Instagram is a social media app used to share photos, videos and messages. Whether it's through Stories, Feed, Live, IGTV or Direct, our mission is to bring people closer to the people and things they love. In order to do this, we believe it's essential that Instagram is a safe, supportive place for people to express themselves. The minimum age to have an Instagram account is 13. Teens use Instagram to celebrate big milestones, share everyday moments, keep in touch with friends and family, build communities of support and meet others who share their passions and interests.
In this video guide, we gathered a group of parents who work at Instagram to talk about the tools they use to foster positive online experiences for their teens.
There are a number of tools you can share with your teen that will give them more control over their digital identity and footprint. One of the first things you want to talk about with your teen is whether their account is going to be public or private. Making sure they understand that they have control over who sees and interacts with the things they post online will empower them to feel like they can be themselves on Instagram. Learn more about all the tools and policies we have to help keep teens safe
The first choice you can make with your teen is whether their account is public or private. If your teen's account is private, they approve the people who follow them, and can remove followers at any time. Private accounts mean your teen's content can't be seen by anyone they haven't approved. If your teen is public, anyone can see the content they post on Stories, Feed, or Live, and can follow them without needing approval.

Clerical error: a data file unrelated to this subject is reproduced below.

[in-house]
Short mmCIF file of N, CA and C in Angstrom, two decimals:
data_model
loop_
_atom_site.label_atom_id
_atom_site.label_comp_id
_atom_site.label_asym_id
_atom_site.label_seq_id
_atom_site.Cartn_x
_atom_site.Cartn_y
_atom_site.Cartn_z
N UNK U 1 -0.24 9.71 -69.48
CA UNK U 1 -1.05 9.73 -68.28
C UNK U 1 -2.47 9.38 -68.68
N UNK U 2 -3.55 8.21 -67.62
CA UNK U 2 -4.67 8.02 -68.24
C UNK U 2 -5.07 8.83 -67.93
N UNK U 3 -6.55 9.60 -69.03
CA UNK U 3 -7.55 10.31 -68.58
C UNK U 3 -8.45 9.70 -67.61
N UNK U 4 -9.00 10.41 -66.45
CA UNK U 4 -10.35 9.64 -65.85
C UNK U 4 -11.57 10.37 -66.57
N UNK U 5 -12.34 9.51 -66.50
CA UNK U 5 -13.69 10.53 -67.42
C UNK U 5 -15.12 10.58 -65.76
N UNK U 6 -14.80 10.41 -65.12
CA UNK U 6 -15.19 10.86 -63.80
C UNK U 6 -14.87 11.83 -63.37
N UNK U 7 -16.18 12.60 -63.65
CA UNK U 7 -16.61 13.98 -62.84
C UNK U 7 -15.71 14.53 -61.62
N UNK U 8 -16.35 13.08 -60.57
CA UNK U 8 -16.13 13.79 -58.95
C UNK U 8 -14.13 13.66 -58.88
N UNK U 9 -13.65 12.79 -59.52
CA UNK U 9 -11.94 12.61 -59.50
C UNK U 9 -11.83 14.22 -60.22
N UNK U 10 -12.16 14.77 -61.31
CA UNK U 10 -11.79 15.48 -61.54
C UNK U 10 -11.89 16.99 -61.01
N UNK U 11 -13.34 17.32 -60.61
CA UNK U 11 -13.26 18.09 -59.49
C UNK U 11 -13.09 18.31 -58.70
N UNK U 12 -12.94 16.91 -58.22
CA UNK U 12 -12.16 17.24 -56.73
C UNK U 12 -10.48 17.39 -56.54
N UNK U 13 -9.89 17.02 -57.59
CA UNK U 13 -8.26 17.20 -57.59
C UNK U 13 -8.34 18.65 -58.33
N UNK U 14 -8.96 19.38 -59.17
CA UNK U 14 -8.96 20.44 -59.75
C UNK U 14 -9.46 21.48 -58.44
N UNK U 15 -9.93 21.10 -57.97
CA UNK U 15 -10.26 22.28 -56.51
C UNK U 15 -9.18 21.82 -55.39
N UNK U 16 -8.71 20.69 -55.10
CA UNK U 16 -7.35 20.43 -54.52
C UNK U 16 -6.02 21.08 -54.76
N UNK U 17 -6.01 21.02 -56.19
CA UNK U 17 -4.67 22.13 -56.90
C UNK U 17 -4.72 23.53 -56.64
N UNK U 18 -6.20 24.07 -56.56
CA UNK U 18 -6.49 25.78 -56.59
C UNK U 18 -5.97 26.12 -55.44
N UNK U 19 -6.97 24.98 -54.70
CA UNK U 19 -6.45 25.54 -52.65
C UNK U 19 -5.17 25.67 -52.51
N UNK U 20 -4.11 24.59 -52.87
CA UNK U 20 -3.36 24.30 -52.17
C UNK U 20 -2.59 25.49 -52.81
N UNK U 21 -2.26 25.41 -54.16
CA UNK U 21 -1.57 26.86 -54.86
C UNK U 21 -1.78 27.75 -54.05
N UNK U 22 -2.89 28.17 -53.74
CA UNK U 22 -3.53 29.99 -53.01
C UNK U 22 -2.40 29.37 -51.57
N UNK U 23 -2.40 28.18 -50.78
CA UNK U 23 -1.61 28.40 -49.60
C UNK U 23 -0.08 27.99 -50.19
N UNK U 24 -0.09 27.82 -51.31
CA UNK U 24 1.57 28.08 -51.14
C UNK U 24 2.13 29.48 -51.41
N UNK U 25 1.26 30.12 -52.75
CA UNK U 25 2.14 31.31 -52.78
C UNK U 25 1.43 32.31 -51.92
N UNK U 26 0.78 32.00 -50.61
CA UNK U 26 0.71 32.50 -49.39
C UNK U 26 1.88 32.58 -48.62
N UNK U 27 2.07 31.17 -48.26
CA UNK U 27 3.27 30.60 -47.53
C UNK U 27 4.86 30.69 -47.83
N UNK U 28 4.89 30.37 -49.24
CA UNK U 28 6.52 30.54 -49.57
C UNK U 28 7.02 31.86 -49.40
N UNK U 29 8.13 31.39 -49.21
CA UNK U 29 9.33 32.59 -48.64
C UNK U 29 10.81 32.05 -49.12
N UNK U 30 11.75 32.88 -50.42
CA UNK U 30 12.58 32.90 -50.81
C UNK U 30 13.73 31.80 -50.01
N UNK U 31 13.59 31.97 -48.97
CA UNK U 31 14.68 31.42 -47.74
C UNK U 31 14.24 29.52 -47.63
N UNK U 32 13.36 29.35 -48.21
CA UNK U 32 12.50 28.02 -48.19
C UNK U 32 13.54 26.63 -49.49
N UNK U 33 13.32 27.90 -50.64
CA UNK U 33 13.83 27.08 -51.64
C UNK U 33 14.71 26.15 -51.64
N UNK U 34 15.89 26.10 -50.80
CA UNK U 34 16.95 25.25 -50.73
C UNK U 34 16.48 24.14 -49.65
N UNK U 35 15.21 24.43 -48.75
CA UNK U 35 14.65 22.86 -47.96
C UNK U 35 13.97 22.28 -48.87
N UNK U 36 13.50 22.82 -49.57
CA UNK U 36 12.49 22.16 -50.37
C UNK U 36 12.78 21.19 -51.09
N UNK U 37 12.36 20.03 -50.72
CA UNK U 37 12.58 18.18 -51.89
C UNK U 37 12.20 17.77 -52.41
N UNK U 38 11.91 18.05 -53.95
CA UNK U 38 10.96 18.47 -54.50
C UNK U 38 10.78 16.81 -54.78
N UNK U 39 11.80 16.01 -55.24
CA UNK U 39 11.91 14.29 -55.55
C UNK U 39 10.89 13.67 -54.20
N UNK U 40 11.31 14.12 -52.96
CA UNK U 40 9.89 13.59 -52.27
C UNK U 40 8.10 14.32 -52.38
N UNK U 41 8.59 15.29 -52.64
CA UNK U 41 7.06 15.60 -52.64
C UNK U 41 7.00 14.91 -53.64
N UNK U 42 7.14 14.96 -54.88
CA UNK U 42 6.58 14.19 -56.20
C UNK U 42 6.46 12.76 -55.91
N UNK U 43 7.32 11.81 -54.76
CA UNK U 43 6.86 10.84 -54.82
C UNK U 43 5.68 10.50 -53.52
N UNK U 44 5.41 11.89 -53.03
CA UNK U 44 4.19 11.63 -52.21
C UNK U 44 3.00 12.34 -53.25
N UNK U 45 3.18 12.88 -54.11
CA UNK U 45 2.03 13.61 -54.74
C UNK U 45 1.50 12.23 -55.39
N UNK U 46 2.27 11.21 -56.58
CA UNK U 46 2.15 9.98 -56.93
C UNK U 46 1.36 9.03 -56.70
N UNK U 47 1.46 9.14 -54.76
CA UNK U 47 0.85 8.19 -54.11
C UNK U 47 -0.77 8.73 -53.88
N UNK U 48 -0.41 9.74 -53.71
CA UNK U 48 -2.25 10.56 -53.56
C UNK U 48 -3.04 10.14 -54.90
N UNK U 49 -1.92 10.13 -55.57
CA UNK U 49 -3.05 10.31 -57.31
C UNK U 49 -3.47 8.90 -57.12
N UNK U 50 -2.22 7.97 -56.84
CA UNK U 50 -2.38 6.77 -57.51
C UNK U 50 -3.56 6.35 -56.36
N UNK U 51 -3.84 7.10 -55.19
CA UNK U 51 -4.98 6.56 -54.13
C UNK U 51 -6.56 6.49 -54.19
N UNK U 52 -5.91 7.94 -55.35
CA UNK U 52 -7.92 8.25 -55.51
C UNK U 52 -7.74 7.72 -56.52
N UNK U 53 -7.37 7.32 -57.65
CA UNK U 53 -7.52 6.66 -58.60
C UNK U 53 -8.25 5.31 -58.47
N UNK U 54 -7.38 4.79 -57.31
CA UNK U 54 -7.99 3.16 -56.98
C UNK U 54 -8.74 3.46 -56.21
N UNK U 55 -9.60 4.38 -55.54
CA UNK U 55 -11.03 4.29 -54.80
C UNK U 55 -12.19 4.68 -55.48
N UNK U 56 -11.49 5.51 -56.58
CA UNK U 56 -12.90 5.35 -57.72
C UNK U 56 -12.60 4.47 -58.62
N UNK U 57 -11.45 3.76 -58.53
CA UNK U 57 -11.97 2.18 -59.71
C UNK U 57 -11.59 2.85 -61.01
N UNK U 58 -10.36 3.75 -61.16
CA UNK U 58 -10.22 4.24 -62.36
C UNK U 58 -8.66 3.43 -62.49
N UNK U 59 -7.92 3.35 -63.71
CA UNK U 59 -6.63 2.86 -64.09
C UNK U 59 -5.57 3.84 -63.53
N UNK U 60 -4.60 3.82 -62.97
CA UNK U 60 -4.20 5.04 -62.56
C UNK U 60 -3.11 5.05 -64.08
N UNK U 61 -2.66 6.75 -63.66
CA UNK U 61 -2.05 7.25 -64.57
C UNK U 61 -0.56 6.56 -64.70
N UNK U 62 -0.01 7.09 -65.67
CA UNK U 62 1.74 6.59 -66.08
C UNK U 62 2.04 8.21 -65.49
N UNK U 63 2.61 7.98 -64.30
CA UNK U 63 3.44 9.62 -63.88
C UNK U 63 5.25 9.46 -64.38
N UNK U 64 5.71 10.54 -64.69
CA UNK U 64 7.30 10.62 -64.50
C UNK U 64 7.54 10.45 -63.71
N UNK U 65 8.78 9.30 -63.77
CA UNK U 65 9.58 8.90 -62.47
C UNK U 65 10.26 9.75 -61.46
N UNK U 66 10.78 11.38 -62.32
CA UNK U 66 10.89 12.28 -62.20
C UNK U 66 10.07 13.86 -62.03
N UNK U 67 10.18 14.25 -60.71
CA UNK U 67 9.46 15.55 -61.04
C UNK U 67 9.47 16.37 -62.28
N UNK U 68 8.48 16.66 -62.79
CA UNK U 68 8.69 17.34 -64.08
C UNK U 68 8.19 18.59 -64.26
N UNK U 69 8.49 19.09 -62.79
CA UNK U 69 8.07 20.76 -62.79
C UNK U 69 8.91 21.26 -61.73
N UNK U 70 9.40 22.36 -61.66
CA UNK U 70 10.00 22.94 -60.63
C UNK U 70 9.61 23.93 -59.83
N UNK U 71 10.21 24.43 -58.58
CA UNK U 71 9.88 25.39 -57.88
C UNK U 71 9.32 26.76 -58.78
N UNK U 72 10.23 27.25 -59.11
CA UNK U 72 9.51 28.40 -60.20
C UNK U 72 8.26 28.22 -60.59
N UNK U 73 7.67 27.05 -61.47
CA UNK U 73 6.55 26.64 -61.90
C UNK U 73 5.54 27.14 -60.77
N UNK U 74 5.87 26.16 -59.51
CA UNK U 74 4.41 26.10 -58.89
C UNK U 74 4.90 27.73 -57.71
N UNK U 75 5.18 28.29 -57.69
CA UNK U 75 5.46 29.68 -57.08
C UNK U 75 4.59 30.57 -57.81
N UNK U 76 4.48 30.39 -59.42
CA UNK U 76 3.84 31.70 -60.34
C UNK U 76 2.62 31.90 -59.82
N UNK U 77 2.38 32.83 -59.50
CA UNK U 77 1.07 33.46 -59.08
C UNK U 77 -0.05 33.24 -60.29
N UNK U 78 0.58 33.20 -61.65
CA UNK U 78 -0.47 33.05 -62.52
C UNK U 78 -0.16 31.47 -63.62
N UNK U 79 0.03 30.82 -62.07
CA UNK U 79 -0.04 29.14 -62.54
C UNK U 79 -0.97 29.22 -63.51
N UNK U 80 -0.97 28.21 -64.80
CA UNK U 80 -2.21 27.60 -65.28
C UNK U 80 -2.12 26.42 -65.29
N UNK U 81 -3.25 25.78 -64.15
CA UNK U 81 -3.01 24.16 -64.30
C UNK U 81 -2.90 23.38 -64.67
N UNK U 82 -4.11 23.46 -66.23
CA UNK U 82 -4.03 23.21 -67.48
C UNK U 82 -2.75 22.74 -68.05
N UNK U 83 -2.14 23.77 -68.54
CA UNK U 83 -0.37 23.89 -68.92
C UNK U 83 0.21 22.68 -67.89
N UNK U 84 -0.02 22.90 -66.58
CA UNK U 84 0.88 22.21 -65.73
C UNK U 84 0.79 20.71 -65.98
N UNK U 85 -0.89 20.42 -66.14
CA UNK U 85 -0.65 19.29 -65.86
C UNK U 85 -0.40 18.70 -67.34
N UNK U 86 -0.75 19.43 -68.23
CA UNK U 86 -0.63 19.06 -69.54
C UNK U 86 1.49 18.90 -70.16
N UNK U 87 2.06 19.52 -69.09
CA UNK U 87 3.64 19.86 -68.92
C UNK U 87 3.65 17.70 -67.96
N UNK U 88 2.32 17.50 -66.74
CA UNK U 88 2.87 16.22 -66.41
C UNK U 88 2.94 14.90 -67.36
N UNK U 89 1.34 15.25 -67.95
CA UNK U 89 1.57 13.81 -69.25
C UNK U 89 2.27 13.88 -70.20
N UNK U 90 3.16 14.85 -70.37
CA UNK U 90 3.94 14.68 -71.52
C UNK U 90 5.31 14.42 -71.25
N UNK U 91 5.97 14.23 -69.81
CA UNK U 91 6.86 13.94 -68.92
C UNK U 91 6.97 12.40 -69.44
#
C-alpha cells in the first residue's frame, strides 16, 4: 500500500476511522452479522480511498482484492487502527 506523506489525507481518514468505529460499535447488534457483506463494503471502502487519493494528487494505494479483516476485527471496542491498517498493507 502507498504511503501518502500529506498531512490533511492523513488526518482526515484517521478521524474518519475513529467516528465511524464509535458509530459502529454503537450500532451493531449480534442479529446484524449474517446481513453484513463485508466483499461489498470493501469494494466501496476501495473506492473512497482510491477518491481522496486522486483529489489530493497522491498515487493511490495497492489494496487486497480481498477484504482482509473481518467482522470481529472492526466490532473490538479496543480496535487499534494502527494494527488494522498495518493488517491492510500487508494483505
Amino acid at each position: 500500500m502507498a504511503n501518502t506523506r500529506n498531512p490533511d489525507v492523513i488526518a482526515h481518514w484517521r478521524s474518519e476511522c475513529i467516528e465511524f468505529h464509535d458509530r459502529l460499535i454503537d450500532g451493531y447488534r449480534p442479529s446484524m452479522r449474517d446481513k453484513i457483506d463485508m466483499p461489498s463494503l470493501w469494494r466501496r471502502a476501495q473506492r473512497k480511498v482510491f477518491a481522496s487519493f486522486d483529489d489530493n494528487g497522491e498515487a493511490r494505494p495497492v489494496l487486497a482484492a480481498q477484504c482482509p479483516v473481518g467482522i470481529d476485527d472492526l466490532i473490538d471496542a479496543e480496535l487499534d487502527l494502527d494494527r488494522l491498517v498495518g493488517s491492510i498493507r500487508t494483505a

If your teen already has a public account, they can switch to private at any time; they can also go from private to public. They can remove followers, choose who can comment and more. Your teen can also turn off “Show Activity Status” so friends can't see when they're online.
How to: Your teen can choose a public or private account by selecting “Account Privacy” in settings.
Your teen can block accounts they don't want to interact with. This will block people from seeing and commenting on their posts.
How to: Your teen can block an account by tapping “...” on their profile, then tapping “Block.”
Tip: When you block an account, that person is not notified. You can unblock an account at any time.
When it comes to spending time on Instagram, there's no right or wrong answer when it comes to how much is too much or just right.
There are a number of tools to help you and your family understand and take control of the time your teen is spending on the app. You can work together to decide what the right balance is for your family.
Your Activity Dashboard shows your teen how much time they've spent on Instagram for the past day and week, as well as their average time on the app. Your teen can tap and hold the blue bars to see how much time they've spent on Instagram on a certain day.
Your teen can use the daily reminder to set a limit on how much time they want to spend on the Instagram. Setting the daily reminder together can be a good way to talk about how your teen is using Instagram throughout the day.